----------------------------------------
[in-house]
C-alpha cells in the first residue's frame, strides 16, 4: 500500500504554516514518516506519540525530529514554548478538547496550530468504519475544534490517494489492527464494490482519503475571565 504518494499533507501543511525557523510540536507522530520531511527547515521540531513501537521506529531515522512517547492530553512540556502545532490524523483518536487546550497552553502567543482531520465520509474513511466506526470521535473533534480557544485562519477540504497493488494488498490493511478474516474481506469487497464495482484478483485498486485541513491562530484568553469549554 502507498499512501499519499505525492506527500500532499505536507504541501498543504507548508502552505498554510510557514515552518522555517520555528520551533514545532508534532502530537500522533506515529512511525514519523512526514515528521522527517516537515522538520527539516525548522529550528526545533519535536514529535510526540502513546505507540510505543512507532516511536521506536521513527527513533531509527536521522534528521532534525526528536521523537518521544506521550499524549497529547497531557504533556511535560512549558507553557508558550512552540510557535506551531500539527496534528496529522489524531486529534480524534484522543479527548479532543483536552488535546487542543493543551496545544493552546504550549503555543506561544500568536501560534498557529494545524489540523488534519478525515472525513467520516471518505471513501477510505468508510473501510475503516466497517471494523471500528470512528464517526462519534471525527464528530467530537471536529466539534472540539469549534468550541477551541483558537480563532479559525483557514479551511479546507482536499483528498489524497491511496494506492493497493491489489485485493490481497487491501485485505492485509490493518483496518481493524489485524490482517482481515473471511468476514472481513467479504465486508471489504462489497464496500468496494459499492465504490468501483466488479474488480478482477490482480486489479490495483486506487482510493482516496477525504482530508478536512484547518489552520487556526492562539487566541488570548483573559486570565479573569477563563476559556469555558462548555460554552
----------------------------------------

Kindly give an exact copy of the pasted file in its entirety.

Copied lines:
[in-house]
C-alpha cells in the first residue's frame, strides 16, 4: 500500500504554516514518516506519540525530529514554548478538547496550530468504519475544534490517494489492527464494490482519503475571565 504518494499533507501543511525557523510540536507522530520531511527547515521540531513501537521506529531515522512517547492530553512540556502545532490524523483518536487546550497552553502567543482531520465520509474513511466506526470521535473533534480557544485562519477540504497493488494488498490493511478474516474481506469487497464495482484478483485498486485541513491562530484568553469549554 502507498499512501499519499505525492506527500500532499505536507504541501498543504507548508502552505498554510510557514515552518522555517520555528520551533514545532508534532502530537500522533506515529512511525514519523512526514515528521522527517516537515522538520527539516525548522529550528526545533519535536514529535510526540502513546505507540510505543512507532516511536521506536521513527527513533531509527536521522534528521532534525526528536521523537518521544506521550499524549497529547497531557504533556511535560512549558507553557508558550512552540510557535506551531500539527496534528496529522489524531486529534480524534484522543479527548479532543483536552488535546487542543493543551496545544493552546504550549503555543506561544500568536501560534498557529494545524489540523488534519478525515472525513467520516471518505471513501477510505468508510473501510475503516466497517471494523471500528470512528464517526462519534471525527464528530467530537471536529466539534472540539469549534468550541477551541483558537480563532479559525483557514479551511479546507482536499483528498489524497491511496494506492493497493491489489485485493490481497487491501485485505492485509490493518483496518481493524489485524490482517482481515473471511468476514472481513467479504465486508471489504462489497464496500468496494459499492465504490468501483466488479474488480478482477490482480486489479490495483486506487482510493482516496477525504482530508478536512484547518489552520487556526492562539487566541488570548483573559486570565479573569477563563476559556469555558462548555460554552